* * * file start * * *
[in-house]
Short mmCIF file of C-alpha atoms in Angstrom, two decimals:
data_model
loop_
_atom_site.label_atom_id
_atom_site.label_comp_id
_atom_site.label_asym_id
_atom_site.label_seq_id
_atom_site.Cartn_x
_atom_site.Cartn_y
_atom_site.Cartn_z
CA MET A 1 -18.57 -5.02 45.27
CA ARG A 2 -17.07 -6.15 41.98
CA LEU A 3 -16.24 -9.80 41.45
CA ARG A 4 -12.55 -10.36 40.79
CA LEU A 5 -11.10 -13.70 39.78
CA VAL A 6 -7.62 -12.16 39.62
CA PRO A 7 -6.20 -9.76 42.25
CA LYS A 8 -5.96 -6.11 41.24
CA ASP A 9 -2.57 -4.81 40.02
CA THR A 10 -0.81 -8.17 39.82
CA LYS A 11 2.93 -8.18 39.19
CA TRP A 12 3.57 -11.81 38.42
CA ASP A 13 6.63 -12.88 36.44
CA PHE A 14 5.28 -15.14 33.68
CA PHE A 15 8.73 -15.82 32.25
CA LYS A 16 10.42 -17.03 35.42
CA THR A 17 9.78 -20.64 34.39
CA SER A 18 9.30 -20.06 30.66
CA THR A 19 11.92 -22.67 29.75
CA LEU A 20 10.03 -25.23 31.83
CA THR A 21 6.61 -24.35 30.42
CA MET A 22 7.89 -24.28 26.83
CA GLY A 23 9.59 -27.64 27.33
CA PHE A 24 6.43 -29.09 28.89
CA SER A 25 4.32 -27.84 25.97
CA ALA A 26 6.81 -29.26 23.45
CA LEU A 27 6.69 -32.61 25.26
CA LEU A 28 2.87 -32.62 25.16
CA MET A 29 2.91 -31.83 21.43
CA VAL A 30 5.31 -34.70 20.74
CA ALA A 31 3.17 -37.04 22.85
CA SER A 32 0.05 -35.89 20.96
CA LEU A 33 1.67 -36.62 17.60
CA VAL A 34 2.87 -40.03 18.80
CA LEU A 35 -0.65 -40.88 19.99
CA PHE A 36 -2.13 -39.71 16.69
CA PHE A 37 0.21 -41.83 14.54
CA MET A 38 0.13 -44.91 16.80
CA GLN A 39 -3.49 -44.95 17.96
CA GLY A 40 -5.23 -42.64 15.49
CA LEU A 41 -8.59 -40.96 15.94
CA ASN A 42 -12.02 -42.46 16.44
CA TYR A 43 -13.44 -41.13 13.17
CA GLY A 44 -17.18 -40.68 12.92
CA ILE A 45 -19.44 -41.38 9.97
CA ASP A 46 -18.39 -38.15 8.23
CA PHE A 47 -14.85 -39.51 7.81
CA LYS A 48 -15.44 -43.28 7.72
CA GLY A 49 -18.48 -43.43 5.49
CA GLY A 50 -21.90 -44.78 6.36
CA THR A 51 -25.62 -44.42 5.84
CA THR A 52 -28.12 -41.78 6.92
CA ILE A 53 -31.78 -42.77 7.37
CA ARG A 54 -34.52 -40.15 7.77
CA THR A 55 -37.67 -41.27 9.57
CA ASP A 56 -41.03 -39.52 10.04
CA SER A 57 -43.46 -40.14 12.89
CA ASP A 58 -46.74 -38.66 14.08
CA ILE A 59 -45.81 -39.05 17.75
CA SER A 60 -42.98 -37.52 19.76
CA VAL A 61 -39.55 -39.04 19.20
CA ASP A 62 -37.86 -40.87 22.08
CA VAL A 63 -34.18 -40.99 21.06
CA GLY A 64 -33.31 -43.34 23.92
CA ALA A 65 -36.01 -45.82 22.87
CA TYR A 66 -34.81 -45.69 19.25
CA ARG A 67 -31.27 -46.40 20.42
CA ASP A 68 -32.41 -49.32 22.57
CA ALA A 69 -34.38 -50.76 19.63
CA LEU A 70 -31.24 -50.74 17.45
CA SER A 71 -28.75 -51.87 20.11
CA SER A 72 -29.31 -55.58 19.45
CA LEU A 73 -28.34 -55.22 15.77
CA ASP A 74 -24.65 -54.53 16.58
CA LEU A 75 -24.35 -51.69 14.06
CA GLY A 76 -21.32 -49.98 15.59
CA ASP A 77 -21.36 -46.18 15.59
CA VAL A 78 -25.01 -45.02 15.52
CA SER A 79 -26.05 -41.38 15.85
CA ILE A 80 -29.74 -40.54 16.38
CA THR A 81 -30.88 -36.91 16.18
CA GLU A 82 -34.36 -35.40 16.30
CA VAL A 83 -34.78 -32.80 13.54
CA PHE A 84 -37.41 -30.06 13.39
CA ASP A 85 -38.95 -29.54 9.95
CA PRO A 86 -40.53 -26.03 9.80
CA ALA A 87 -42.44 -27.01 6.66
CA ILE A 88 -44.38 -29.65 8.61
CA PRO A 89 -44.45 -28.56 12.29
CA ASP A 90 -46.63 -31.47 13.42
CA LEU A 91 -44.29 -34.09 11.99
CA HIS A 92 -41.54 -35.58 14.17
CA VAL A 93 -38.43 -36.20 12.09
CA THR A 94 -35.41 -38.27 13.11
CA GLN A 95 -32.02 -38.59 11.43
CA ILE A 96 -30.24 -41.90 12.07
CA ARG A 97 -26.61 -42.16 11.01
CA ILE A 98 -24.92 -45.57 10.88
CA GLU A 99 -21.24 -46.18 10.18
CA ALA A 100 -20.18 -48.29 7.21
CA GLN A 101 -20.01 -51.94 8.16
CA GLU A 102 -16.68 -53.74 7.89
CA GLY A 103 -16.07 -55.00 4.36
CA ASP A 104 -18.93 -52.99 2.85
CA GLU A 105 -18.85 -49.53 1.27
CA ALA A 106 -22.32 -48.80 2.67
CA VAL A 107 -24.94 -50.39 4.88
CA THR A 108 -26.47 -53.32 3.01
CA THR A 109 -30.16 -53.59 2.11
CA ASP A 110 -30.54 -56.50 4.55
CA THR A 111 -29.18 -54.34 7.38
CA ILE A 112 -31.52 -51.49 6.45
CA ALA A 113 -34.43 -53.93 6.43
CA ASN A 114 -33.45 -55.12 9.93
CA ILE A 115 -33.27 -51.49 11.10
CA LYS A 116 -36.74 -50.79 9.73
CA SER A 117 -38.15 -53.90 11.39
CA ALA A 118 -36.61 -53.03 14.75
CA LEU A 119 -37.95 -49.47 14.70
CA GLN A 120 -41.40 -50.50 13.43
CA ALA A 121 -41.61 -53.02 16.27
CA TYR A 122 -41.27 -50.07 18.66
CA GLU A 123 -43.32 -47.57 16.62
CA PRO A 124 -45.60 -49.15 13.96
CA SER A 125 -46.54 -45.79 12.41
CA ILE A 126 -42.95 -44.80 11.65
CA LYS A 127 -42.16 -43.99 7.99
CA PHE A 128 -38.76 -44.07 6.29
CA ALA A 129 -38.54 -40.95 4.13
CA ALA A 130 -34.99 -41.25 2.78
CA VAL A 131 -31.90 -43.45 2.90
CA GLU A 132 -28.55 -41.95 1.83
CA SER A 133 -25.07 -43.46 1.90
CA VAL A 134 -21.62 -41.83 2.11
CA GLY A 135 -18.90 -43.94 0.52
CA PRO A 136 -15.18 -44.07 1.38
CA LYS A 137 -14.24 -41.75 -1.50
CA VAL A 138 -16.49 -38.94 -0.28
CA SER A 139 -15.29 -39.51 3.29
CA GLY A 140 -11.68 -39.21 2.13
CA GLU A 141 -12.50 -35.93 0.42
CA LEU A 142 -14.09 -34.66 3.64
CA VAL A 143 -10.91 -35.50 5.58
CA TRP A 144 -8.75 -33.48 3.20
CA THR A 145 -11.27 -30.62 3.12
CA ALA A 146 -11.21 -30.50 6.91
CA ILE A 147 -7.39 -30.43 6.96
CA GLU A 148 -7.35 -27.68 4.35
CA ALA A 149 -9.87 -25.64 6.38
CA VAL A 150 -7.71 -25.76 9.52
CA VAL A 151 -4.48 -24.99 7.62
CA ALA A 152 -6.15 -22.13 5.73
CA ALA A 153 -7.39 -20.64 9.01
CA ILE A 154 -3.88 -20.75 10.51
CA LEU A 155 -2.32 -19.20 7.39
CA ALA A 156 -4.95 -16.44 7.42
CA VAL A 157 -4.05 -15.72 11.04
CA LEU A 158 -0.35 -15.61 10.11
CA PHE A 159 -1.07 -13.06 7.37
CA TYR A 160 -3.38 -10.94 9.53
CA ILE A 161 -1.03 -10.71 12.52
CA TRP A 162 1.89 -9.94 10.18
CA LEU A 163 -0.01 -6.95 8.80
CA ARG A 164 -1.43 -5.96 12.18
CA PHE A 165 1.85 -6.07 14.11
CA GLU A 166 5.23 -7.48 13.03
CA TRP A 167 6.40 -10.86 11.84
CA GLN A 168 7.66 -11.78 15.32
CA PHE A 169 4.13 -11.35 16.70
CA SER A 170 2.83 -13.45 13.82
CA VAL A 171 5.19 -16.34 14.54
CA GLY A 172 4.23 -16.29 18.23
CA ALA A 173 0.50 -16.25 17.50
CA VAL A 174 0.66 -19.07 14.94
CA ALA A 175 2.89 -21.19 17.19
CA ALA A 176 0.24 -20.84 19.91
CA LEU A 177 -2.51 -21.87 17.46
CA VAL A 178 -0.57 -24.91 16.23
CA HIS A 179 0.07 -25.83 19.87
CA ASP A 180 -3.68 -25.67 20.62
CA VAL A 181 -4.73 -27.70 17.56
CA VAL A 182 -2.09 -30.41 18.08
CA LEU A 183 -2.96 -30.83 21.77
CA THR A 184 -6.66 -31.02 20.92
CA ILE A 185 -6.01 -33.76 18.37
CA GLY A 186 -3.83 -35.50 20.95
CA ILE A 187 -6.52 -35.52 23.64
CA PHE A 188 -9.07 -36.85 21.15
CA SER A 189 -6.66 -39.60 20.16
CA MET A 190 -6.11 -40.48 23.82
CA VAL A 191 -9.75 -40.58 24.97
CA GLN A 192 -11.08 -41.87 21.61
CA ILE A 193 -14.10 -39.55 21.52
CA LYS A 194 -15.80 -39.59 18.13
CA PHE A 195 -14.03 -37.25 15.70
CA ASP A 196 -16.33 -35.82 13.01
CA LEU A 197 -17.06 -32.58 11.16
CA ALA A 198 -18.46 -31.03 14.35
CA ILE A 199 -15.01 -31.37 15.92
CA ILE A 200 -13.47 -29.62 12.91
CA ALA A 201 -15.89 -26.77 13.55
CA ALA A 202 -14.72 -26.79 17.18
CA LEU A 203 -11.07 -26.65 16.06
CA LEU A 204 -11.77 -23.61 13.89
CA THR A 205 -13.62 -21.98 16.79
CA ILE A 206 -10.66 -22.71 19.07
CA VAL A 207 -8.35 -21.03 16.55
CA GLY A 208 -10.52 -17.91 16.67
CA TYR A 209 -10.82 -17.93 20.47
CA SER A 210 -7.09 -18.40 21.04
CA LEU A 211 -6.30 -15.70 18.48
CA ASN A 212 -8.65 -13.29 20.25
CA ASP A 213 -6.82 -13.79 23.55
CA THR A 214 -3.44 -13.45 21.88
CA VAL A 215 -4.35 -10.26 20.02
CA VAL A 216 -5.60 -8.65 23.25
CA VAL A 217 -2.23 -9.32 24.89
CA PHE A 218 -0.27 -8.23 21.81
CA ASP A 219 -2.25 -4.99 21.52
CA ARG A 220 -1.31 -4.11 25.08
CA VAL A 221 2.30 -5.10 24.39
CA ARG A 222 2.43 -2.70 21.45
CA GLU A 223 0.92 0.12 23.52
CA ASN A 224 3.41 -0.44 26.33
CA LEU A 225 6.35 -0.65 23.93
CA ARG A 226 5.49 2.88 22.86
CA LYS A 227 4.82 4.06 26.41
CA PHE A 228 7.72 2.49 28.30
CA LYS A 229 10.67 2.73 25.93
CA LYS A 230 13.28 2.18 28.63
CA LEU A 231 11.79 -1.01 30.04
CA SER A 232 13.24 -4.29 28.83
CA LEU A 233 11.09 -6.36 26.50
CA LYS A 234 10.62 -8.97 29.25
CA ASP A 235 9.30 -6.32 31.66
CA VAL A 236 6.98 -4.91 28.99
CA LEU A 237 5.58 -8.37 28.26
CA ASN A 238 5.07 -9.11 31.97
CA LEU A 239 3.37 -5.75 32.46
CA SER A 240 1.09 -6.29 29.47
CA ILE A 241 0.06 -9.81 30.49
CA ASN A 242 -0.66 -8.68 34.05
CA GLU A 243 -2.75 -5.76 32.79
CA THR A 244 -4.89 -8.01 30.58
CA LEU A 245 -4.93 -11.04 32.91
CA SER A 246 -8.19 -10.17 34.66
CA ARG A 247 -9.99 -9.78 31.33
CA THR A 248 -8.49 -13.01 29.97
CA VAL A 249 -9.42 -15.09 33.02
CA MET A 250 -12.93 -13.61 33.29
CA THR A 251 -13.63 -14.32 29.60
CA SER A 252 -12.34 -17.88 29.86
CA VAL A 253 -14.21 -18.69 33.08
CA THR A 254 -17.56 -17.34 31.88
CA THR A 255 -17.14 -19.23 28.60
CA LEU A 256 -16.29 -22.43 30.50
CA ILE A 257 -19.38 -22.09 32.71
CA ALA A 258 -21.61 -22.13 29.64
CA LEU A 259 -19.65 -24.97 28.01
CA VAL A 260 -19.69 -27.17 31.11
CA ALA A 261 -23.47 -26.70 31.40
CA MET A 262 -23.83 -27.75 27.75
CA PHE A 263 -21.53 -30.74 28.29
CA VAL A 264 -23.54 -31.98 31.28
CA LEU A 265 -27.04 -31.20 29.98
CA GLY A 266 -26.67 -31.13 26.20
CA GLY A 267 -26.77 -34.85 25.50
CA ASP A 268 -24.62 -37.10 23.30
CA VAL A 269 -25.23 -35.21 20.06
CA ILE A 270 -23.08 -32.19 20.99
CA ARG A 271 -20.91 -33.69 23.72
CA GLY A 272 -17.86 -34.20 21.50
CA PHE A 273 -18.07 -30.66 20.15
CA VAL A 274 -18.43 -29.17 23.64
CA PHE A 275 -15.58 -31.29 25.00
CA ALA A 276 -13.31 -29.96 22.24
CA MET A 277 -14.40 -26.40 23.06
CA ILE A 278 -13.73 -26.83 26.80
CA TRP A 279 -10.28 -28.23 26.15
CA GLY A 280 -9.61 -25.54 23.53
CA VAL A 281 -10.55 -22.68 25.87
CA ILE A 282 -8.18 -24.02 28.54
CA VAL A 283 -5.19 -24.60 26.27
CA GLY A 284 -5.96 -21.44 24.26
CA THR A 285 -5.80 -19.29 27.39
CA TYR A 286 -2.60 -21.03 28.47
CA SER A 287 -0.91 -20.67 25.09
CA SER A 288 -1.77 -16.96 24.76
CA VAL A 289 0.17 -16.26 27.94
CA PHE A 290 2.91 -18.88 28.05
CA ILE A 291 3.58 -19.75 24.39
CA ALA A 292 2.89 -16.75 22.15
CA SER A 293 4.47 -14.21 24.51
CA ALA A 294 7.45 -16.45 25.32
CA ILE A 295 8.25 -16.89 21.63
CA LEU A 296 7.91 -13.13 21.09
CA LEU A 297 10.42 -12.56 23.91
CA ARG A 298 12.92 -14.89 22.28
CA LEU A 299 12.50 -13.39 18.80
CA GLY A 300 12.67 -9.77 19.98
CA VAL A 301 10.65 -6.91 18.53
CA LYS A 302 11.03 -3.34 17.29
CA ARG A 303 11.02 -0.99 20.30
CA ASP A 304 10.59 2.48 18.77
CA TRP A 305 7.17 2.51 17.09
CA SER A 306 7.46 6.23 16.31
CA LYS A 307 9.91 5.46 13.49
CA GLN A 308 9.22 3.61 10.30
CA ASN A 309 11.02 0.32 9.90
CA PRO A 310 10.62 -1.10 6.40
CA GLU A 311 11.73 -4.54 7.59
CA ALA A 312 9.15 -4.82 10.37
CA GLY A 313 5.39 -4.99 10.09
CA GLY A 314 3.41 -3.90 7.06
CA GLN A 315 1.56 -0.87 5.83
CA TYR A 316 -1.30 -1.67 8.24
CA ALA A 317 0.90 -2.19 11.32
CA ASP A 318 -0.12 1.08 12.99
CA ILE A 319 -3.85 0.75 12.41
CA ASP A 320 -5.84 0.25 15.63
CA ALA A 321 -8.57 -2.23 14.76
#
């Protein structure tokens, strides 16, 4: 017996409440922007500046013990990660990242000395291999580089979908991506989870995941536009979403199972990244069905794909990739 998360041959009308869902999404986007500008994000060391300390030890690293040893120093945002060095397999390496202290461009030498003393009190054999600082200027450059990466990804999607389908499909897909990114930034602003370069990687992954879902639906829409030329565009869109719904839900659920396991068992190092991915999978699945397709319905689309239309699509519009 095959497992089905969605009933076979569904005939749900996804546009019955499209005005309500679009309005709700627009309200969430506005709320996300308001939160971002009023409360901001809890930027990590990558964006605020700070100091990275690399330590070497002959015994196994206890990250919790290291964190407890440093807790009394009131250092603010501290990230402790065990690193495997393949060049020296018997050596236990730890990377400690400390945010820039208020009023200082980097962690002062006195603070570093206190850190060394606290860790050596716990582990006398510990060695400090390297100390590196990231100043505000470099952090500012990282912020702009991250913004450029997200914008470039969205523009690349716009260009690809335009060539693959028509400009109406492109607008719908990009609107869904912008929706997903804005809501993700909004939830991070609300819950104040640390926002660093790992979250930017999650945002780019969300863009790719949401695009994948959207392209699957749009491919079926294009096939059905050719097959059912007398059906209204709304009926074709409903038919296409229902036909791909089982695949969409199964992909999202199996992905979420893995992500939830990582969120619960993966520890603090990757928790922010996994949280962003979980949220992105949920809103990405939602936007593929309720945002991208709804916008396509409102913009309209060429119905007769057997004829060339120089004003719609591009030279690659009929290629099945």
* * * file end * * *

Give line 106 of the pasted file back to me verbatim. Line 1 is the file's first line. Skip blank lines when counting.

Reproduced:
CA GLN A 95 -32.02 -38.59 11.43